3. Only cut out highways of type tertiary and above. Like this, you avoid pseudo mapping of small roads and paths with small blank lines in the forest as you did before. Thus, future mappers won’t run into accidentally merging your forest points with their new highway points.

  4. Cut out all existing OSM areas except of forest with 3m buffer (buildings, landuse, lakes, sportsgrounds etc.). Cut out forest without buffer. Like this, you avoid sharing points with any existing OSM object except of forest. Thus, future mappers can change these without being bothered by freeing them from your forest.

  5. Deletion of all forest patches below 2300m². The LUKE data set’s pixels are sized 16m x 16m. So you should at least delete all patches below an area of 3x3 pixels, 48m x 48m, approx. 2300m² to avoid messy small forest patches.

  6. Test import and visual inspection at randomly chosen areas.

  7. Community Discussion. Adding additional image processing steps if needed.

  8. Full import.

In my opinion, OSM needs to welcome and professionaly process external data to keep up with e.g. AI based map services in the future. That’s why I want to thank you, posiki, for caring about importing this data. I hope I could help a little with this.



Just note: that this forest removal will happen in next following months. Some result can be seen already in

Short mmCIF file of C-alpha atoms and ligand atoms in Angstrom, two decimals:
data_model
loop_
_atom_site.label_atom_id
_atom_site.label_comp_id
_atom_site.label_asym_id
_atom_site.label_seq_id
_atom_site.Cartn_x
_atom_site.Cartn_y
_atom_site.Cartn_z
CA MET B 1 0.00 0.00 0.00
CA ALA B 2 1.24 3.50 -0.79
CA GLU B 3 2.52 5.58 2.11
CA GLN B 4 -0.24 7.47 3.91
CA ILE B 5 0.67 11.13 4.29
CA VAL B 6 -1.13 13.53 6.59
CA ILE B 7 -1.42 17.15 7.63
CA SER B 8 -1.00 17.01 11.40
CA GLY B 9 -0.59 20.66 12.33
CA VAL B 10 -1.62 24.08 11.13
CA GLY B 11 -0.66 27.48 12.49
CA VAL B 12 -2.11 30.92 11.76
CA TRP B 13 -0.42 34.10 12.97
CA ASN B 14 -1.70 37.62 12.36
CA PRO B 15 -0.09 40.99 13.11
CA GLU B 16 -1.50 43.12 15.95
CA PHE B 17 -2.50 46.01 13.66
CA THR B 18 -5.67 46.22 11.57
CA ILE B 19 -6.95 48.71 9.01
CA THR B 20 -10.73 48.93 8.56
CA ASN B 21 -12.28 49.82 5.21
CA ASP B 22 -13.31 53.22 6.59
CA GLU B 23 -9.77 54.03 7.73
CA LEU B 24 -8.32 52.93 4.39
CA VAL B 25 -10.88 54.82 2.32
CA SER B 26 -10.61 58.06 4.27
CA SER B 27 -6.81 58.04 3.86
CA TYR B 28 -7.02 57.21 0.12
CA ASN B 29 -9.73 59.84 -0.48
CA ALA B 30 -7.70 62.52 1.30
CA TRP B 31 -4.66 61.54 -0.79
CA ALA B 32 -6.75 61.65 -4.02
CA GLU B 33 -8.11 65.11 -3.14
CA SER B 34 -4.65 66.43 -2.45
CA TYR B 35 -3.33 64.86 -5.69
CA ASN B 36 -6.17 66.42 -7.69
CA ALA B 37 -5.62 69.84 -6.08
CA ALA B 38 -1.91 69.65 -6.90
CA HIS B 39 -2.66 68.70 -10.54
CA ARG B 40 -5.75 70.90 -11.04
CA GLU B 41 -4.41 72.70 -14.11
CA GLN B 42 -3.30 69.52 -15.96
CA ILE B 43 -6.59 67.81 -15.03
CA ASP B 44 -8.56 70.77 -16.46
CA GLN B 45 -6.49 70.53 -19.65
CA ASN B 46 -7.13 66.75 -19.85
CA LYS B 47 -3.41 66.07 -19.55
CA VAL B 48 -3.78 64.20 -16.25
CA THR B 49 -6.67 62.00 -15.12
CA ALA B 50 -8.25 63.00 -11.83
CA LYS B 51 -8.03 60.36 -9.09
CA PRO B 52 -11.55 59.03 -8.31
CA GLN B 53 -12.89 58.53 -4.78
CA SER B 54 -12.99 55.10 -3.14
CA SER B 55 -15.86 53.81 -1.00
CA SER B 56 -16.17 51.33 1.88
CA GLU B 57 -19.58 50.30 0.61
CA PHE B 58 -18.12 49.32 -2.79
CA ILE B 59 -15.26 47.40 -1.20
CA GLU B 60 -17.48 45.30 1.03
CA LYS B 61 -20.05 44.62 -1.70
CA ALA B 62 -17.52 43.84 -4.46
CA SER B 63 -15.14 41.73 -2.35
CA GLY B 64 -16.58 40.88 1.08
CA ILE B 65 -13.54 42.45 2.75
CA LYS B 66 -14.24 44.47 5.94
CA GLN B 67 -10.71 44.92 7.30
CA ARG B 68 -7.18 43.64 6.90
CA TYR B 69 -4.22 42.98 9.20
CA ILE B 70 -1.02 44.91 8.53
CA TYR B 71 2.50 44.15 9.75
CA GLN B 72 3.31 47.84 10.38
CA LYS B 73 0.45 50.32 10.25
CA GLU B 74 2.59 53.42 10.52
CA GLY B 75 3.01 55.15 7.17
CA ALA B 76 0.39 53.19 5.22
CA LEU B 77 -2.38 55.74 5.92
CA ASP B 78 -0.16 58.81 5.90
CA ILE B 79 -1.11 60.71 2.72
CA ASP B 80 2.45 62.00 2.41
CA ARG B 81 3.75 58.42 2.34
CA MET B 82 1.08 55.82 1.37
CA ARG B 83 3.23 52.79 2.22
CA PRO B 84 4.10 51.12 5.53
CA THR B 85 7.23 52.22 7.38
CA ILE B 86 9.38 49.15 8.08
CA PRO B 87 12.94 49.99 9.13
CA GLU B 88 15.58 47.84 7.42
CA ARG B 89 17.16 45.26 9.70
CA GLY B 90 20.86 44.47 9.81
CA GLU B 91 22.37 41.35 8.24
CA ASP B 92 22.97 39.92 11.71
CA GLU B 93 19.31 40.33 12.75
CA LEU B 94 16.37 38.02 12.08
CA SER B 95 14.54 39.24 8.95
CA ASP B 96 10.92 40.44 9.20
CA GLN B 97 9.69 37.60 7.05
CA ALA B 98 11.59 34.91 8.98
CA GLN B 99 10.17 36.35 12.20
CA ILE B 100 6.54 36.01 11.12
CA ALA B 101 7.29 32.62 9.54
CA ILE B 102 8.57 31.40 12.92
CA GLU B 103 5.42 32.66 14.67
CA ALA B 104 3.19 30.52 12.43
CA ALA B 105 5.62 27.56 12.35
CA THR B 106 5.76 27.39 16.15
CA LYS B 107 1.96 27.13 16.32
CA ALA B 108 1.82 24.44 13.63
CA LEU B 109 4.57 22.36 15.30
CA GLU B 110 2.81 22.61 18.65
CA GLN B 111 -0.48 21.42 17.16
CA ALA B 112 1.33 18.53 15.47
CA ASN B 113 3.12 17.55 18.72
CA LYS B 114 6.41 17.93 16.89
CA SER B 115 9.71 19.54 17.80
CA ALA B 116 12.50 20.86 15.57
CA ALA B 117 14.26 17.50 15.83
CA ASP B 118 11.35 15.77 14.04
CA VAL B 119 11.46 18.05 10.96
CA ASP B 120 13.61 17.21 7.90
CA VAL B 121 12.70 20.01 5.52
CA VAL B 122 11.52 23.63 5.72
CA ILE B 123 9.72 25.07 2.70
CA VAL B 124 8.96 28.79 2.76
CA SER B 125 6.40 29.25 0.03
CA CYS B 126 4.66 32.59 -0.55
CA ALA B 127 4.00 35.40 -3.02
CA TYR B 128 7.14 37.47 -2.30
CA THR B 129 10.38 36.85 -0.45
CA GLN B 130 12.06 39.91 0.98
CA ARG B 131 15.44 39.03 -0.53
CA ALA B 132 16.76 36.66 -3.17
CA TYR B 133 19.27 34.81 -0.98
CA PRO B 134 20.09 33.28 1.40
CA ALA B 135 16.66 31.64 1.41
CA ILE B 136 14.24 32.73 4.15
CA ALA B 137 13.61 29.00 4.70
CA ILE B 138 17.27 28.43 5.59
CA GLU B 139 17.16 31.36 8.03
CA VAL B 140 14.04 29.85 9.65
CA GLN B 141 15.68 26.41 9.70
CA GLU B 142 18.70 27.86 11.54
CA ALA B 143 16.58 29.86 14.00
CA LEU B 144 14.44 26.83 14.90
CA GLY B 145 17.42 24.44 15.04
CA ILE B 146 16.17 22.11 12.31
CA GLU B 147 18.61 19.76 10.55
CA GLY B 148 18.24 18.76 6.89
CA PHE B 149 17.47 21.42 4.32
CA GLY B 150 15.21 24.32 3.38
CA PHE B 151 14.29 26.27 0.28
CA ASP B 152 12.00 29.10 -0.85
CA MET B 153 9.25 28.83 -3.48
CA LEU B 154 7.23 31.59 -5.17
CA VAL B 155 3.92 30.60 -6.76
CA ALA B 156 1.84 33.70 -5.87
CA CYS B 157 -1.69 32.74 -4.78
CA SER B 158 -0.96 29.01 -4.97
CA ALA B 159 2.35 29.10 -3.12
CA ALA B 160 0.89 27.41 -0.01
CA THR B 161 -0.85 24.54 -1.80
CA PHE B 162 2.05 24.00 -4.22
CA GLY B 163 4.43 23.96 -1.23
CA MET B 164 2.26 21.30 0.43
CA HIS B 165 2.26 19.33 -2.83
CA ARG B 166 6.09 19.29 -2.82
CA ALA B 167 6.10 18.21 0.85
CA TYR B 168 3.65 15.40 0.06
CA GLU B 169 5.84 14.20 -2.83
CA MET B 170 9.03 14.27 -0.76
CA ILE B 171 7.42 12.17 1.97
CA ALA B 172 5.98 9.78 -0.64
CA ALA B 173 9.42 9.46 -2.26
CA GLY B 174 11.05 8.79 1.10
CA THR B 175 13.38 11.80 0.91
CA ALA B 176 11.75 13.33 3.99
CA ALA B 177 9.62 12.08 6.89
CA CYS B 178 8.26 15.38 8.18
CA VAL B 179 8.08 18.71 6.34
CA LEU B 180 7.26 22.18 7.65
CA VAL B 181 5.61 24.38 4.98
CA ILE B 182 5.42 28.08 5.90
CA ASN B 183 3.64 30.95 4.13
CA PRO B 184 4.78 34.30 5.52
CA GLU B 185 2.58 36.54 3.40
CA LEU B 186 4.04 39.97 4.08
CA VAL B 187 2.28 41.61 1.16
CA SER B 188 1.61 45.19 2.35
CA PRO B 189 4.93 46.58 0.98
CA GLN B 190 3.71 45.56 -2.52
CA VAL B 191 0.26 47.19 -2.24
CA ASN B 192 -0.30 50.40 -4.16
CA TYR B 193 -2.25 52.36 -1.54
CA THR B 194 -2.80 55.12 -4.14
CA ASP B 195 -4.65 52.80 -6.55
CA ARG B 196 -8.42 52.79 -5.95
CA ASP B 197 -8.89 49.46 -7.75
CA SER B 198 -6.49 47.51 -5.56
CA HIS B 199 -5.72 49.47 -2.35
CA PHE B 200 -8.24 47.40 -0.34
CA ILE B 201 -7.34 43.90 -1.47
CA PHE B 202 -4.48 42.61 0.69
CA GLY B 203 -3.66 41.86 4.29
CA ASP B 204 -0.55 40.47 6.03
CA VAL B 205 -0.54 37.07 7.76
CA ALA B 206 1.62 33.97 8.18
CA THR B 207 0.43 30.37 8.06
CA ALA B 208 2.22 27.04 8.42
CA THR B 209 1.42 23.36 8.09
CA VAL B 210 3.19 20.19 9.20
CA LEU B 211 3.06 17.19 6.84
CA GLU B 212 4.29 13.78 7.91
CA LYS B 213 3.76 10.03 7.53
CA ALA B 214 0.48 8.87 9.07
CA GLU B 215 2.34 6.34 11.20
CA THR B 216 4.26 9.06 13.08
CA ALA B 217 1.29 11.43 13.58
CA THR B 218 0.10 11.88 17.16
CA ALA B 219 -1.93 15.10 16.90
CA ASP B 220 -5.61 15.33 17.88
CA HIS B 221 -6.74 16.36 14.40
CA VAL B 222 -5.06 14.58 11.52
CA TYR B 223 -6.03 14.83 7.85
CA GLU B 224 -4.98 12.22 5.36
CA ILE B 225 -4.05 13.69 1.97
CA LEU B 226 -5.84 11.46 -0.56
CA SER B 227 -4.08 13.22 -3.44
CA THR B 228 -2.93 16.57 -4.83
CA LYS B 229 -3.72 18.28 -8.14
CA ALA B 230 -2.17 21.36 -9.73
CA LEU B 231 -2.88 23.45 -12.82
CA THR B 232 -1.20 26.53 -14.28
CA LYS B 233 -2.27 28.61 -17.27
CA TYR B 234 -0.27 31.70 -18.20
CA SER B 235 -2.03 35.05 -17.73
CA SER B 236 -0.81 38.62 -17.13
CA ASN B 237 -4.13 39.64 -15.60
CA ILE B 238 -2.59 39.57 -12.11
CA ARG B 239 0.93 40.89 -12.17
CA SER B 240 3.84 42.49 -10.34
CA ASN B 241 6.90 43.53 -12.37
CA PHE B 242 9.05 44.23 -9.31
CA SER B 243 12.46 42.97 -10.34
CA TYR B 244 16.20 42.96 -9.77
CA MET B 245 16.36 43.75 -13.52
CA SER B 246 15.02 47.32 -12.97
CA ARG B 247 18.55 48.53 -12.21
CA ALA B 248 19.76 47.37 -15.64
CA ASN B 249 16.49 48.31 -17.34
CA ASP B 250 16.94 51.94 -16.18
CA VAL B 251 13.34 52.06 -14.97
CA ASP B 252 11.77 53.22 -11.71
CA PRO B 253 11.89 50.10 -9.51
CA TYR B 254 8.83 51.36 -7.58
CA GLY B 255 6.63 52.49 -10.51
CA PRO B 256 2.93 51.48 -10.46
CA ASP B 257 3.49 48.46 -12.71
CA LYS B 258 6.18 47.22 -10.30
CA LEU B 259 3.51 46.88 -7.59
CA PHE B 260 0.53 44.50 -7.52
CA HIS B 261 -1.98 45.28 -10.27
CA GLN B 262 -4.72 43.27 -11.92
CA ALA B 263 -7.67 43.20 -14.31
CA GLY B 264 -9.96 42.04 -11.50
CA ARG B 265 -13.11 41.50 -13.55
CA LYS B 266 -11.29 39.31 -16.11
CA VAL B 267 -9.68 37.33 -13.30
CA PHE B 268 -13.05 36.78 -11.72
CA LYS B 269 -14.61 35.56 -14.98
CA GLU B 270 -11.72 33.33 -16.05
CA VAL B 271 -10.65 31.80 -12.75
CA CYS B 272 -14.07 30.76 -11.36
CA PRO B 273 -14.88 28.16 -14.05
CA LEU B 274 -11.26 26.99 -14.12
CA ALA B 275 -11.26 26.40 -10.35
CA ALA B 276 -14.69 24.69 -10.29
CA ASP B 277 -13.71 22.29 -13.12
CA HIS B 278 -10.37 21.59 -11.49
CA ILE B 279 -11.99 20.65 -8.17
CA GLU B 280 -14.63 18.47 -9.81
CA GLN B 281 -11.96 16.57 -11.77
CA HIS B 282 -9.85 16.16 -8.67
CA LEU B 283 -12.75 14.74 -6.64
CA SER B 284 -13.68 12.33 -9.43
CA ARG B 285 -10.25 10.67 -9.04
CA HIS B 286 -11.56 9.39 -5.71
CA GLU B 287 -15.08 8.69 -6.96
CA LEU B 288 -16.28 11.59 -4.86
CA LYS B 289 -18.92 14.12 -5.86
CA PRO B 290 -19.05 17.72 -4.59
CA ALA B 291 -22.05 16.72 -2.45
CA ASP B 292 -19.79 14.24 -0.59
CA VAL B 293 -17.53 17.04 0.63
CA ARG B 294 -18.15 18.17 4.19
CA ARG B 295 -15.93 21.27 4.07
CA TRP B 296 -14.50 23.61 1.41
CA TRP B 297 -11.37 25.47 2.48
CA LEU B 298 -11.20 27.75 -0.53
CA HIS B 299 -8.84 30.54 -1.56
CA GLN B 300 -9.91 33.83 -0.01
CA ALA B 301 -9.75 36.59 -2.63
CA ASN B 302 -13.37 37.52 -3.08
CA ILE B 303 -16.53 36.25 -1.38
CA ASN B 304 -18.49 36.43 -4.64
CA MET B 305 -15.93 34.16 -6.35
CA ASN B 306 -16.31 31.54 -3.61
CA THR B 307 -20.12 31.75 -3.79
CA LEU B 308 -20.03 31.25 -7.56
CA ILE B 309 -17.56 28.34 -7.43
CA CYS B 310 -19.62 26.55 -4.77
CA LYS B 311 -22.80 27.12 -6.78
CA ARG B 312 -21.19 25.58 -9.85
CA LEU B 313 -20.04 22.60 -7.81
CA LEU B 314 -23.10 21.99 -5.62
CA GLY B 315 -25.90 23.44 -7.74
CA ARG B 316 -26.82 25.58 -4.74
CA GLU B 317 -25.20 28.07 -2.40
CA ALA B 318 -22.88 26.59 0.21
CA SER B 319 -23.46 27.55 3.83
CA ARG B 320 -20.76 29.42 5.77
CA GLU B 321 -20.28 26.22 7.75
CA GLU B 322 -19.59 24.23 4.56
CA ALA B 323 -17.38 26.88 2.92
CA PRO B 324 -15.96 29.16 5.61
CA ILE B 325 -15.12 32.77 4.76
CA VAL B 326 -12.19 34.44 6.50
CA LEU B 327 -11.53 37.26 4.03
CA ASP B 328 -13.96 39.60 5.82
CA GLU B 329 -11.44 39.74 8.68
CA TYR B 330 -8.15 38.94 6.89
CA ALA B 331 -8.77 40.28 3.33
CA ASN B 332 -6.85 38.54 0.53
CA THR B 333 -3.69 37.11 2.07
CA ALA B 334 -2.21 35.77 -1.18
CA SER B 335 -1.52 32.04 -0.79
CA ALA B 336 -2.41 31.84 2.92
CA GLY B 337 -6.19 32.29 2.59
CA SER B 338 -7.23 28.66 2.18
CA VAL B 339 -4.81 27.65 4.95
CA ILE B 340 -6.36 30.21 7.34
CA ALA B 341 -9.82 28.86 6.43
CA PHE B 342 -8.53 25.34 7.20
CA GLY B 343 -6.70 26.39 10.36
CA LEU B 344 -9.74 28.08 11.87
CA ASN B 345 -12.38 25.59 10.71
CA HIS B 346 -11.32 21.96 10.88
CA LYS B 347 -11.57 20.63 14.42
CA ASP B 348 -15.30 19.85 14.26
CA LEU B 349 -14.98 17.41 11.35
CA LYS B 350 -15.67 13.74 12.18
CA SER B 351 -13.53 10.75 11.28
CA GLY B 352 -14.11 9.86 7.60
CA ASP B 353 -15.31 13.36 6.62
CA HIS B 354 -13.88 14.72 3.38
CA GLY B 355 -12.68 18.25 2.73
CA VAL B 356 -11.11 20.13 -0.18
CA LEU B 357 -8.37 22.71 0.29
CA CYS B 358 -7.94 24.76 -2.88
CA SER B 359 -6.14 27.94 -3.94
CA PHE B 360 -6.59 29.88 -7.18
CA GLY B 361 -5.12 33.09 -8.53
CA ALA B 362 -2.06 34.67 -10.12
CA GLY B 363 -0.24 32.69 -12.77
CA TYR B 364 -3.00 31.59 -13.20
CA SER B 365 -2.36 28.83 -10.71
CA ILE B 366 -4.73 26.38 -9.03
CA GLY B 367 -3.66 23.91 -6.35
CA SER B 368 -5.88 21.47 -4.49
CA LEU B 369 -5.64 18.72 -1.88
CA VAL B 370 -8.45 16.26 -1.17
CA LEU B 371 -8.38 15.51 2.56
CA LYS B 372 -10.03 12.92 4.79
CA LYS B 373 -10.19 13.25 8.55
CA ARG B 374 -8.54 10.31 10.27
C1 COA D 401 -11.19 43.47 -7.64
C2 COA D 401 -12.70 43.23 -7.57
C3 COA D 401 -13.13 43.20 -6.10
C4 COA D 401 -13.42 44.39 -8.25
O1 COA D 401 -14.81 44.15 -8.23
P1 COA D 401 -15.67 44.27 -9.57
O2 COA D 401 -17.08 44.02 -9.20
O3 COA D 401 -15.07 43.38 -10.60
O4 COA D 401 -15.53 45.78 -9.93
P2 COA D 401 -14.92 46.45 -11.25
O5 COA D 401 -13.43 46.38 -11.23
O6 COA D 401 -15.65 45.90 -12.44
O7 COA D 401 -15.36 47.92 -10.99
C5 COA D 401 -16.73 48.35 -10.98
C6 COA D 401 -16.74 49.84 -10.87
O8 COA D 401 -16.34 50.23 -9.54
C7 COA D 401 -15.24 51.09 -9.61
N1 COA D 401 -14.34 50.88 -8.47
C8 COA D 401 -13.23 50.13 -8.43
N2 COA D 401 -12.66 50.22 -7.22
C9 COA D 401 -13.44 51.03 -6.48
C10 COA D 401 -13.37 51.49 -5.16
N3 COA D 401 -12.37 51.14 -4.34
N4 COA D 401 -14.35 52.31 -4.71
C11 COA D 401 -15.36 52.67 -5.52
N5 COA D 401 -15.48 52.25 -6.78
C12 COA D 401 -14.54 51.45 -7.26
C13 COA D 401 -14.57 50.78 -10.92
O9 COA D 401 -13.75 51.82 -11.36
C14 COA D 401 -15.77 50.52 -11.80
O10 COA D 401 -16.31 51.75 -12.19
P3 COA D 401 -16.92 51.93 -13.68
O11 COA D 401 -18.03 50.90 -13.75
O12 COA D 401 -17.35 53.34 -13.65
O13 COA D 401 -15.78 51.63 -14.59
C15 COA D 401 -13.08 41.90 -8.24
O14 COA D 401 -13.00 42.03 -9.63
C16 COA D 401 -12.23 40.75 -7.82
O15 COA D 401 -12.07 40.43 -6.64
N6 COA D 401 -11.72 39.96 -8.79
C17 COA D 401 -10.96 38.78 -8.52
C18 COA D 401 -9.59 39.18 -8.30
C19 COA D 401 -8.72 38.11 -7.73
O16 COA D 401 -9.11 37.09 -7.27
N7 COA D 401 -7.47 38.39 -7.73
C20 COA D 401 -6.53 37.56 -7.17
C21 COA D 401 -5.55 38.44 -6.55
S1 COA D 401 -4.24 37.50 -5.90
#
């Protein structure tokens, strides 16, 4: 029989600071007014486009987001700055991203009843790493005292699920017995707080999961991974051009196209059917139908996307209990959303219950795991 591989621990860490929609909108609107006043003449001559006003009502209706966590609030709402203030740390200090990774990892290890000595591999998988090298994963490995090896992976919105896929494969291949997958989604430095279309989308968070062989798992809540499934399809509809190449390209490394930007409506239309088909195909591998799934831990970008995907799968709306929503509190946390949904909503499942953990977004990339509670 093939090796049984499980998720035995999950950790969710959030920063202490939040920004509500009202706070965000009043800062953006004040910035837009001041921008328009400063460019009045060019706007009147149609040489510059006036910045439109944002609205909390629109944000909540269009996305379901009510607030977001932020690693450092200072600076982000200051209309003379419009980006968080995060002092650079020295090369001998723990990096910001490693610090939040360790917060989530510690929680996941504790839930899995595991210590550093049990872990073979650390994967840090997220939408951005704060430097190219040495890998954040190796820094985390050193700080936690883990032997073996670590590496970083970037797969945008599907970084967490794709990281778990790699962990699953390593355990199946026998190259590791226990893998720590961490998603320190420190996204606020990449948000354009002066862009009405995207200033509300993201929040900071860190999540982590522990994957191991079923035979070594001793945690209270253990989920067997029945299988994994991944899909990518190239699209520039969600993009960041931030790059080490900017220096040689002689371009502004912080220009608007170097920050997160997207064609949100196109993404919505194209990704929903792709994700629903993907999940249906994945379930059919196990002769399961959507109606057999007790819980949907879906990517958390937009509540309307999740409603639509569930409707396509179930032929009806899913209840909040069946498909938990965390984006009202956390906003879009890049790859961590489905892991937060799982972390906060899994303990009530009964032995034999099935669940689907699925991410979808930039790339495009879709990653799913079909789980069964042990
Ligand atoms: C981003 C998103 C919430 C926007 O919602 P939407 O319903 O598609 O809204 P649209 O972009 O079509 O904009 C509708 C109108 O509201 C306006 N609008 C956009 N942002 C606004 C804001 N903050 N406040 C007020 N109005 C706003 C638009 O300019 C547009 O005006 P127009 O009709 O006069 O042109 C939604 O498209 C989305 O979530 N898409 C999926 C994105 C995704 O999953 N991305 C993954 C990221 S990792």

Again, sorry about all bad feelings what this forest import has done.



I will revert my forest import. And leave with rest of the community figure out what to do afterwards

ps. sorry to answer sooner on this…

I would like to say good job @posiki ! The algorithm i quite useful for creating data which then can be imported in parts by mappers.

I fully agree that this should be done manually and as long as the forest polygons focus on large enough forest, then I think it should be quite doable to import for people.

For example the norwegian N50 import started in 2014/2015 and is closing in on being finished now.

This data source is old, but still valid. So manual review is required to adjust stuff during import.

Another import we are doing in Norway is import/merging of 4.3 million buildings

  • 14 people have imported 50% of the data so far in the last 6 months, so large imports like these are fully doable, as long as the data is easily available in human manageable areas.

Some tips to make it easier to import and deal with for other people:

  • Reduce smoothing of edges → easier to deal with polygons for users coming into OSM
  • Is it required to stop the forest when you reach a road? I see no problem with letting the road run through the forests.
    → Continuous forest across highways makes it much easier to correct roads when better imagery arrives.
  • Focus on large forest areas first → Easier to review → Quickly adds the forest-look to the map.

Good luck! I hope you find a good method to do this in the finnish OSM community, maybe some of us from Norway could join in when the data is easily reviable and importable.